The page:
“The use of the icon helps serve our company and clients by making them a player in the self-regulatory space,” said Rachel Glasser, global marketing data protection and privacy program manager at GroupM Connect. “It’s an easy enough concept to have people understand, the concept of ‘AdChoices’ is easy enough for them to grasp and understand quickly. For us it’s a great way to build our brand… to show consumers we are making the effort to be transparent and using data responsibly.”
Moving from Policy to Practice – Building Consumer Trust
“What role does consumer choice play in online advertising?” The DMA’s Hudson asked.
Scott Meyer of Ghostery commented that questions about policy and implementation in the industry are becoming more tactical rather than philosophical and that this is a big win.
“The DAA took Principles that were logical, but difficulty to arrive at on your own, and made it easy to understand,” Unilever’s Farrara said. “The DAA gave us this outline of what it means to be transparent, and what consumers need, before the consumers could tell us this themselves. Having a resource that gives you a clear road map for this, [and what] this should look like, is really helpful.”
Colclasure said, “While Acxiom is not consumer facing, we do serve major consumer brands. For us this is a simple process where you can create transparency and offer choice … [This process] infuses trust.”
Meyer noted that one client company finished the process in three weeks. “The DAA contract is simple, the Ghostery contract [as a DAA Approved Provider] is simple, and then it’s about implementation,” Meyer said. “With any compliant program much of the success comes from the lack of news about it. The best way to look at the success is to look at the list of companies that are participating.” [Editor’s Note: TRUSTe is also a DAA Approved Provider.]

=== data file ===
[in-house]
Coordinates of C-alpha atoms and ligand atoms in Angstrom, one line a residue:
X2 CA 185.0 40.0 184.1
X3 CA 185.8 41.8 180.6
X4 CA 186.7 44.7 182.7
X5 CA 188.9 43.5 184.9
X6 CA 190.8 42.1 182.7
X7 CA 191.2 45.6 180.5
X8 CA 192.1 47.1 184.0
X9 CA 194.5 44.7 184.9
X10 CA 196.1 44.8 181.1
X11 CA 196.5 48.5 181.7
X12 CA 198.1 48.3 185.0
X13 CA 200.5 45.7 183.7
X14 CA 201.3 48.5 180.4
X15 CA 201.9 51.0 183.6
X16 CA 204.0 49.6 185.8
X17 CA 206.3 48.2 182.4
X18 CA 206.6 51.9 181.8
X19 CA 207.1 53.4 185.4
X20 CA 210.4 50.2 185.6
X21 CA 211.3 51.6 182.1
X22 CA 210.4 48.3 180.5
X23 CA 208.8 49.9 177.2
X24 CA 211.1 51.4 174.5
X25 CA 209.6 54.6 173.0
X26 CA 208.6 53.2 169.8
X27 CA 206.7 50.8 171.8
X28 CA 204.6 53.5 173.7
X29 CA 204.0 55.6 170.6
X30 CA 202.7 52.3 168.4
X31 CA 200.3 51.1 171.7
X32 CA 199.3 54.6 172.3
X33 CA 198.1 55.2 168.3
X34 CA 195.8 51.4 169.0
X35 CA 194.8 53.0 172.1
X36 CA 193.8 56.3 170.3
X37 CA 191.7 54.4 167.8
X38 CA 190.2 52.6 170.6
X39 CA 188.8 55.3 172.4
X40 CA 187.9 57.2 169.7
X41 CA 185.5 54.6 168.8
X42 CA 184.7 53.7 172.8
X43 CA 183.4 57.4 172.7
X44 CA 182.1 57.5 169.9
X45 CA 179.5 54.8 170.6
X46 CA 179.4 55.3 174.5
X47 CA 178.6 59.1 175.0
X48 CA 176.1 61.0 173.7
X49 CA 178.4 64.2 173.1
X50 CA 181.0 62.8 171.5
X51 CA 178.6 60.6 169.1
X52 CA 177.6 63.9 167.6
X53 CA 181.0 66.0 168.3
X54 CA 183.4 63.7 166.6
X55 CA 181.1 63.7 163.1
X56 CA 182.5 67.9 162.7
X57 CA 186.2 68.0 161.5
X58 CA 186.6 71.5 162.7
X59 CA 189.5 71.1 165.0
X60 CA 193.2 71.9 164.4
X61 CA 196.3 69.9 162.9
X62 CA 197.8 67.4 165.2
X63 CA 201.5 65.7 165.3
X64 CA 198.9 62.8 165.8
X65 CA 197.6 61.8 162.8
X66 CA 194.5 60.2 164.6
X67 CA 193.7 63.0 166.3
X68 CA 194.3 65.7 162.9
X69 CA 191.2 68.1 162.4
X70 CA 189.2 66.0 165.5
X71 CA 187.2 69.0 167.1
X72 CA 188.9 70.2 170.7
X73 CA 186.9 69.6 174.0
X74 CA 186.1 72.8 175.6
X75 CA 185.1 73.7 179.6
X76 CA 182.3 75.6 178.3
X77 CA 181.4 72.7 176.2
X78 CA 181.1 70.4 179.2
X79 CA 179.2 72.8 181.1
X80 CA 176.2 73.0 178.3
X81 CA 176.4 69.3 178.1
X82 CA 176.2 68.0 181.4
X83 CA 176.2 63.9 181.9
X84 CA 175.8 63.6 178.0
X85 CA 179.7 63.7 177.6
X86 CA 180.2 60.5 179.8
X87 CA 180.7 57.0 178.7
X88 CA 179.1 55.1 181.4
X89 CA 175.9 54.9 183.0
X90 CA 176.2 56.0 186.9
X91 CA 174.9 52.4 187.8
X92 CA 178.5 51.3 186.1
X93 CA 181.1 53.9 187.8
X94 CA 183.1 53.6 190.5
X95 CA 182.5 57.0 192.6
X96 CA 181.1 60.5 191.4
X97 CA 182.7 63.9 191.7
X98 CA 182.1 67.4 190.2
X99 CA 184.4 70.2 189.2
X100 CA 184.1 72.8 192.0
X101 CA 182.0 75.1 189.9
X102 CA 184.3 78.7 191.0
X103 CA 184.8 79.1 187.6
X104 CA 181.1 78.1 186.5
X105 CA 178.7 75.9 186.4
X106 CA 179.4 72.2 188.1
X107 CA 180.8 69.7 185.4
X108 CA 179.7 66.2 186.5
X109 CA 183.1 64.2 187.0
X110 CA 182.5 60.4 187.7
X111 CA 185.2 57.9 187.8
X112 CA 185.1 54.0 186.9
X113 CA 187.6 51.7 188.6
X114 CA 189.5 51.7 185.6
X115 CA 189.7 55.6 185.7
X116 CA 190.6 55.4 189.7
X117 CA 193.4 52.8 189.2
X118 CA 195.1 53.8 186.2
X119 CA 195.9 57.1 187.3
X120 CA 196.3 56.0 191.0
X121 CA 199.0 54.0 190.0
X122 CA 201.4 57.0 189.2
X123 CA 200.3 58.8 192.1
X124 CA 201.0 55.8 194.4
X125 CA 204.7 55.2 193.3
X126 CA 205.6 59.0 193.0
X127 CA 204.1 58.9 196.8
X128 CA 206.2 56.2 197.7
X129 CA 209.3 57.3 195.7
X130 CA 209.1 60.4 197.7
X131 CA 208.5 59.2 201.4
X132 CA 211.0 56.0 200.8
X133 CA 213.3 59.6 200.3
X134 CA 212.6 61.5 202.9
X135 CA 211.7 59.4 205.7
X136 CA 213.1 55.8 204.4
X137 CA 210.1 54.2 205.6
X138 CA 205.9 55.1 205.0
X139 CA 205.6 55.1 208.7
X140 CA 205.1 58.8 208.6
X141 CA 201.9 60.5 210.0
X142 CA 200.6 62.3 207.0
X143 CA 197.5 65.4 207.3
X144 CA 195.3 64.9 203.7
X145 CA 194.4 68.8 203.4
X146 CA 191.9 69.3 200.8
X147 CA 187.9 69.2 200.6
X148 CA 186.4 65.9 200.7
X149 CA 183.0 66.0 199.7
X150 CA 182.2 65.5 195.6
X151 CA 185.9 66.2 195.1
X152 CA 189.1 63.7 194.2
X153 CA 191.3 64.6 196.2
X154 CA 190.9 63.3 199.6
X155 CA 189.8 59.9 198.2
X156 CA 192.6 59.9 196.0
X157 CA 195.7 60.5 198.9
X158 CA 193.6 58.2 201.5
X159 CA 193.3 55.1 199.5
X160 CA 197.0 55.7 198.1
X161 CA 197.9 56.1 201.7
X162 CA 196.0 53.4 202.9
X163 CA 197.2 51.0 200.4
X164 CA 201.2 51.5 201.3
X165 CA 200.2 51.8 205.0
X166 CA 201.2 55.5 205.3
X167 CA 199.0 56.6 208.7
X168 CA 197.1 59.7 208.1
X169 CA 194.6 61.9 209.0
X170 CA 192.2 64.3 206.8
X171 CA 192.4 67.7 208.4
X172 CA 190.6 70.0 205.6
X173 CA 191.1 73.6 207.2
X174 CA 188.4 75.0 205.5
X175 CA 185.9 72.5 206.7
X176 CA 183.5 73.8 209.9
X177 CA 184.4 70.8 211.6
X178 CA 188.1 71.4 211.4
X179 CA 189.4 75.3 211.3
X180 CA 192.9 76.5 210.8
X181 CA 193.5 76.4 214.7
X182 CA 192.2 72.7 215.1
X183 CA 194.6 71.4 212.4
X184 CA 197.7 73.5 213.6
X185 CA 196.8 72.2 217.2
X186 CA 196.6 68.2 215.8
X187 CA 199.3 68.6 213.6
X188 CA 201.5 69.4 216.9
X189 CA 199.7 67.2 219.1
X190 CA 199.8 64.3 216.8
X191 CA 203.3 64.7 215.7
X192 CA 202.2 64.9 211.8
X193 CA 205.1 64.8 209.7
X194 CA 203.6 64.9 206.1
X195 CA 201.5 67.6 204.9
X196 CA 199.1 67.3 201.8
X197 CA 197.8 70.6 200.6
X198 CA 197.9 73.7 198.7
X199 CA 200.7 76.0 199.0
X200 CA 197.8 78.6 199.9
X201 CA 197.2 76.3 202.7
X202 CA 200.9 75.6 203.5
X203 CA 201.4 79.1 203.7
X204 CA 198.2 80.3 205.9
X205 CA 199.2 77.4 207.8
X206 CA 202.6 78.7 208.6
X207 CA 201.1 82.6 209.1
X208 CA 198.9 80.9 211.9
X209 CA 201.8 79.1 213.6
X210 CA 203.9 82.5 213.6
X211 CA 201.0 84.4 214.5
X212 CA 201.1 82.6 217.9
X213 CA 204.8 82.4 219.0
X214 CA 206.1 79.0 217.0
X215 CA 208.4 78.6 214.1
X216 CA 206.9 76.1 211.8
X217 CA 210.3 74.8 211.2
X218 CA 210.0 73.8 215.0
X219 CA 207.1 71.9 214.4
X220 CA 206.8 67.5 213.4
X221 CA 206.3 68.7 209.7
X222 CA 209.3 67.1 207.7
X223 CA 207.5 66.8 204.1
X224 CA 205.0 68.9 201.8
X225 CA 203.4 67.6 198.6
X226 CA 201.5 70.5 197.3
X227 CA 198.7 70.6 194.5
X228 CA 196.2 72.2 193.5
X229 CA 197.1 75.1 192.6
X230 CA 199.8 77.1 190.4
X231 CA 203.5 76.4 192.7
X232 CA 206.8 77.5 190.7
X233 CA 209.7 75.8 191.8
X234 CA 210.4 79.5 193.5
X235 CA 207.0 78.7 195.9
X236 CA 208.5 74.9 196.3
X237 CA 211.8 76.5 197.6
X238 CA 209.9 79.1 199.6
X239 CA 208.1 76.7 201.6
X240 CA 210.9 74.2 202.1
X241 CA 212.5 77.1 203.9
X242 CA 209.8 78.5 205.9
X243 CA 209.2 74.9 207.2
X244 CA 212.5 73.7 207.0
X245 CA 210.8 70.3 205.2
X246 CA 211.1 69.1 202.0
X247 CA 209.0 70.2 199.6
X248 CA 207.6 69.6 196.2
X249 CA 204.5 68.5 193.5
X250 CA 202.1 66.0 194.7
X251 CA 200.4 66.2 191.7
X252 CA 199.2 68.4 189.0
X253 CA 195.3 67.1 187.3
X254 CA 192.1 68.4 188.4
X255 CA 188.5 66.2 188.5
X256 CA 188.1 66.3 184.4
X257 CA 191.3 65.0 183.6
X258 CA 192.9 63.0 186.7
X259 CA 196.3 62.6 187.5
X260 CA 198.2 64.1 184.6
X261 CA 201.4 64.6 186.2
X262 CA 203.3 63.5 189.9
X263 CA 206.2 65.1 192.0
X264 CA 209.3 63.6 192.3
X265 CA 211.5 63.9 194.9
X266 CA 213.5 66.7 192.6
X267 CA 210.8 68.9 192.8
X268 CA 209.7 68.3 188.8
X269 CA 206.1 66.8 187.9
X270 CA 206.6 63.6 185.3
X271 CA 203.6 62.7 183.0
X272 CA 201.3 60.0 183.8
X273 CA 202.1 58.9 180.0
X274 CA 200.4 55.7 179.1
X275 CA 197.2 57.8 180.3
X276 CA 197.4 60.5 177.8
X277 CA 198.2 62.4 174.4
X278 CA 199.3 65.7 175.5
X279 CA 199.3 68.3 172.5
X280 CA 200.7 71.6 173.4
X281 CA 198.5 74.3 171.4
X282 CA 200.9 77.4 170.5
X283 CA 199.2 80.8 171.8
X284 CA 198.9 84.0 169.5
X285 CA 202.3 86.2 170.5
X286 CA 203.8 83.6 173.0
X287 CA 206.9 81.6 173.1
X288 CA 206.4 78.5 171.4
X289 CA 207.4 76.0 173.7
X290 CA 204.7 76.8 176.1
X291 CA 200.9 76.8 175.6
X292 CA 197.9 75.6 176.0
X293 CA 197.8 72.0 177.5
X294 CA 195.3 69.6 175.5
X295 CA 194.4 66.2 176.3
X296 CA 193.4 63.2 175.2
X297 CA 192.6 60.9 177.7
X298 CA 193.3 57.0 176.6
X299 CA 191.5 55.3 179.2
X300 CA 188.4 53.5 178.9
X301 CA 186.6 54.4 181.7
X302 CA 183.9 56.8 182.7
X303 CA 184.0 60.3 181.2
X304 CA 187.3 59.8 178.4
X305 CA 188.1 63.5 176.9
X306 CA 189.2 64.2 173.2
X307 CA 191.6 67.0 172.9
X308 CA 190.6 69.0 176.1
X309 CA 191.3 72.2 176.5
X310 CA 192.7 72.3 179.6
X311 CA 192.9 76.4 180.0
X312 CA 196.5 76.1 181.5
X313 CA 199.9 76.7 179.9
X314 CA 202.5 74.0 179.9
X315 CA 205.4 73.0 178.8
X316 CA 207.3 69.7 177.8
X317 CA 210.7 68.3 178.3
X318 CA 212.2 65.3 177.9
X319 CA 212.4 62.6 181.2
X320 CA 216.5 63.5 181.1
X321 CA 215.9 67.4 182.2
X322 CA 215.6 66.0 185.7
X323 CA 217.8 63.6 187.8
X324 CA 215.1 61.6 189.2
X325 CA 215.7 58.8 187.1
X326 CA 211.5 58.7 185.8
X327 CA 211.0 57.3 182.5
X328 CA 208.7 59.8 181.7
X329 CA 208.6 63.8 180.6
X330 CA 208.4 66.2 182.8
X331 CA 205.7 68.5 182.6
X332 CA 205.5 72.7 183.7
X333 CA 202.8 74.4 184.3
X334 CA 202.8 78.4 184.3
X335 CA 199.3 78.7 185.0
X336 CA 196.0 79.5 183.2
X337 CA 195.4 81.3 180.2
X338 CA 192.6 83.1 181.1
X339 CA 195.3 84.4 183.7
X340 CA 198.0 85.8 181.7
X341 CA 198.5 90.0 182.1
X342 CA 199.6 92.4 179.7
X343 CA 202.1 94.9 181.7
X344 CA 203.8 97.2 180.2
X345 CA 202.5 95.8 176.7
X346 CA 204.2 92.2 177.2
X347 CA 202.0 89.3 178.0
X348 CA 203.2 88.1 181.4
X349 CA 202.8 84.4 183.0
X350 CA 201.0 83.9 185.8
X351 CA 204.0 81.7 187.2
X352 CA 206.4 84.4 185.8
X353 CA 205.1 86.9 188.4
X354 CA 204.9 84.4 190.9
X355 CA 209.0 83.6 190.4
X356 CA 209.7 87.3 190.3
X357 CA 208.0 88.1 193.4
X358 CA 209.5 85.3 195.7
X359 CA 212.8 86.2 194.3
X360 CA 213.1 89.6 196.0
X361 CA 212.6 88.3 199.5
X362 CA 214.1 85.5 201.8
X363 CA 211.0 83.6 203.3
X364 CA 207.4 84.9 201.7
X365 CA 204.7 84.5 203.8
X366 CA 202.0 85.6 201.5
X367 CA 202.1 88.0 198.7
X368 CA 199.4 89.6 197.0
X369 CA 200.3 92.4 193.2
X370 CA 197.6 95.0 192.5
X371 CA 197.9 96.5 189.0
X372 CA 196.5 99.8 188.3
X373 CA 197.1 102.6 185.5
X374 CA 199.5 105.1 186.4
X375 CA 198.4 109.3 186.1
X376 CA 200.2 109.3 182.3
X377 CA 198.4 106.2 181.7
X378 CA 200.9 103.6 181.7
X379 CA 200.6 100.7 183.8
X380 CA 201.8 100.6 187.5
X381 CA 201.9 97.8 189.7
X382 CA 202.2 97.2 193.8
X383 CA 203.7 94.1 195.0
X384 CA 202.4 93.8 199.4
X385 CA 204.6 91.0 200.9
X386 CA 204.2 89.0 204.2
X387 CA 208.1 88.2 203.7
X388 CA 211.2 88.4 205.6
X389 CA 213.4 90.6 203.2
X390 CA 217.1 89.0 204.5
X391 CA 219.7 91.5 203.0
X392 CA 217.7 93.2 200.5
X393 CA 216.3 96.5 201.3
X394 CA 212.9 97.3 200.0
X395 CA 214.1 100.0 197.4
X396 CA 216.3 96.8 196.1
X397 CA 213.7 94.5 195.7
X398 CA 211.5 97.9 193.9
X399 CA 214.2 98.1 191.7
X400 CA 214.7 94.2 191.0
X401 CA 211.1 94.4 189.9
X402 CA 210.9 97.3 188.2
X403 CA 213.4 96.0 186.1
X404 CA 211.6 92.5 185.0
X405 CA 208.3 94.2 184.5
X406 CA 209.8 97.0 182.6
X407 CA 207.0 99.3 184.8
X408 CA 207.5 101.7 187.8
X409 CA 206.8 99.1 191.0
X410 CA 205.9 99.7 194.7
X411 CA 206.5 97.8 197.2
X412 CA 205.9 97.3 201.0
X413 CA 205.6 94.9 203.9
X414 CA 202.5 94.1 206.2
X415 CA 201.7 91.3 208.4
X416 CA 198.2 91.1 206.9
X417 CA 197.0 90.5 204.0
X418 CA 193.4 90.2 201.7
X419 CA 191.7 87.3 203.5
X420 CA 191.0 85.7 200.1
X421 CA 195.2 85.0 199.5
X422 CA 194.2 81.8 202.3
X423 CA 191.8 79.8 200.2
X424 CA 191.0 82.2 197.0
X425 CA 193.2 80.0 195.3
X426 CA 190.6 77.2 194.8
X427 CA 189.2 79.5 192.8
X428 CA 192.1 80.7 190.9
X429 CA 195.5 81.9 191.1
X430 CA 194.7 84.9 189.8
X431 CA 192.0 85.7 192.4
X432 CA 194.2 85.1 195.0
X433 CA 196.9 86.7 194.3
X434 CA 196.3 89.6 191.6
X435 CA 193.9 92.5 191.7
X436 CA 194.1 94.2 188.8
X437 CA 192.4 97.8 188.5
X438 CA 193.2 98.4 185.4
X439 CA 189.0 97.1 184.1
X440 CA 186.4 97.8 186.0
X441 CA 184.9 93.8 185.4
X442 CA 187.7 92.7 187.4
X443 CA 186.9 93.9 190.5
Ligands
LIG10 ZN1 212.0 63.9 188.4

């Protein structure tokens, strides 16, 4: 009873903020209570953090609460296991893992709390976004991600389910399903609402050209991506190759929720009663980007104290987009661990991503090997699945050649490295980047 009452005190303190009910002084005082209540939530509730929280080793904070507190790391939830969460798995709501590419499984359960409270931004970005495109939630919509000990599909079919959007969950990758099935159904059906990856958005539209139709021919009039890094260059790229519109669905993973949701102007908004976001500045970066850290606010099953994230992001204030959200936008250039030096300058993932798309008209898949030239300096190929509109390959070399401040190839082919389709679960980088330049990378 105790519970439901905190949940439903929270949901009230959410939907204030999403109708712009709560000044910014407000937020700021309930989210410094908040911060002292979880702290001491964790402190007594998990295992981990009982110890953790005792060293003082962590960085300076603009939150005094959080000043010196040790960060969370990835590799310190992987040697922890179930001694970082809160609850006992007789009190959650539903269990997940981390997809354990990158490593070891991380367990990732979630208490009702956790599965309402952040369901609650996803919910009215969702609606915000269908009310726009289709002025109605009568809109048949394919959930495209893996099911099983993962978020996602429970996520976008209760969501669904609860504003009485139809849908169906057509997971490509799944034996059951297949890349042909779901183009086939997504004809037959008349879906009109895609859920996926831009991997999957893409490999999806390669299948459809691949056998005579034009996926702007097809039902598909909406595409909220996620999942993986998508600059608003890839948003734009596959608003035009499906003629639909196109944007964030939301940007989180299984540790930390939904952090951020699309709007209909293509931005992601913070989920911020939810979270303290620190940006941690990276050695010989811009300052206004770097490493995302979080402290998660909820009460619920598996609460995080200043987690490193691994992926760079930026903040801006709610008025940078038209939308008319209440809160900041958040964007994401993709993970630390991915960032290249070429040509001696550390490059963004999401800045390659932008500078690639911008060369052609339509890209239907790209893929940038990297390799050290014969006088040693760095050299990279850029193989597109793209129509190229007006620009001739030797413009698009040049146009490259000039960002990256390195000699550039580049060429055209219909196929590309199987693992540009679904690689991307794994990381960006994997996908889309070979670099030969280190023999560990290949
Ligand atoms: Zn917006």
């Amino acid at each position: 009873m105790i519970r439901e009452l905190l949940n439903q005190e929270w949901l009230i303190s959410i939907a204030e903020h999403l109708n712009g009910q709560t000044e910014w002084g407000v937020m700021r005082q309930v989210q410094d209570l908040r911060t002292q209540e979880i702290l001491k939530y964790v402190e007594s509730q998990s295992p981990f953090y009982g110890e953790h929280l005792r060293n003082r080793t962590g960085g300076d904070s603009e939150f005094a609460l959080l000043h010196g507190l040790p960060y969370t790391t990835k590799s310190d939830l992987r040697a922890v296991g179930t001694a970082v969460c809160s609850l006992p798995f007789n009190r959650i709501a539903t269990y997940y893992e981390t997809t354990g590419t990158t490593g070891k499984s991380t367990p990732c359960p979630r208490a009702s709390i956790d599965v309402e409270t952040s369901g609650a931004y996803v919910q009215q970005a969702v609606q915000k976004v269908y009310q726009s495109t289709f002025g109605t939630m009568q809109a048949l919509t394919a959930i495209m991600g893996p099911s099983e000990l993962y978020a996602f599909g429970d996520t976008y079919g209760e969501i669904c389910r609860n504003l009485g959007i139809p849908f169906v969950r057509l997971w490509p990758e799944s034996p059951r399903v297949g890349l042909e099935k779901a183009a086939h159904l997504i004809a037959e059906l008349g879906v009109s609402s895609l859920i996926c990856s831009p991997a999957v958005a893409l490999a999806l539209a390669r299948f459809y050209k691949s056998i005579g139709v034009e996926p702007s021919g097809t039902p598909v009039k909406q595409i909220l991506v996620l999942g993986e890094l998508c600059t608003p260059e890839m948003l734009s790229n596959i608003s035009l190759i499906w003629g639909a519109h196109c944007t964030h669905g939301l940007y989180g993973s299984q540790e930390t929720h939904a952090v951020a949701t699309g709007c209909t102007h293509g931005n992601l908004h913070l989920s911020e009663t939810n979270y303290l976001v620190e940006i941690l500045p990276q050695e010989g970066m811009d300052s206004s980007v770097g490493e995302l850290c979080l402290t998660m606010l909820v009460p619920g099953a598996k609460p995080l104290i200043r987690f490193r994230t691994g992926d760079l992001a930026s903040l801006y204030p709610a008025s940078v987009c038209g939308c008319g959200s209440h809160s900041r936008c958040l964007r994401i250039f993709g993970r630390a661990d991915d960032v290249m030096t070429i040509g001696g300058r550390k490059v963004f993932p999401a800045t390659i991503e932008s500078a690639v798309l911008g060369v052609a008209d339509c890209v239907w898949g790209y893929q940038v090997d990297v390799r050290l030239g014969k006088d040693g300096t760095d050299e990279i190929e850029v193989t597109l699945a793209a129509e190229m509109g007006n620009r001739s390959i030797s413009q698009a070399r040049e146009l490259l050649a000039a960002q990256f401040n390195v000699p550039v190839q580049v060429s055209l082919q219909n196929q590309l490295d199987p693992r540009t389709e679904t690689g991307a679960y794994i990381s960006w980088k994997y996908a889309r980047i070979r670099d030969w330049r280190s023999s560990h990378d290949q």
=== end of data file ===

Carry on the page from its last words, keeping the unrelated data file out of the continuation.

Next Steps – Mobile, Omnichannel and Otherwise
“Where is your company headed? What do you see that’s coming next, and how do you see addressing some of these challenges?” Hudson said.
“For us it’s a question of how to continue innovation, and encourage clients to be innovative, take challenges and test new technologies, all while being compliant and transparent with the consumer,” Glasser said. “We have learned a big lesson from mobile and now we try to stay two steps ahead of what the next big things will be and how can we do this to scale and still be a leader in the industry.”
“We are really focused on Omni-channel,” Farrara said. “Understanding consumers’ journey across devices and physical places and figuring out how we can then take that information and improve the experience for them.”
This dynamic DAA Summit 2015 panel covered the challenges and changes of the self-regulatory environment. And DAA Principles provide a framework for organizations of all sizes and industries to engage consumers, and enable their trust through transparency.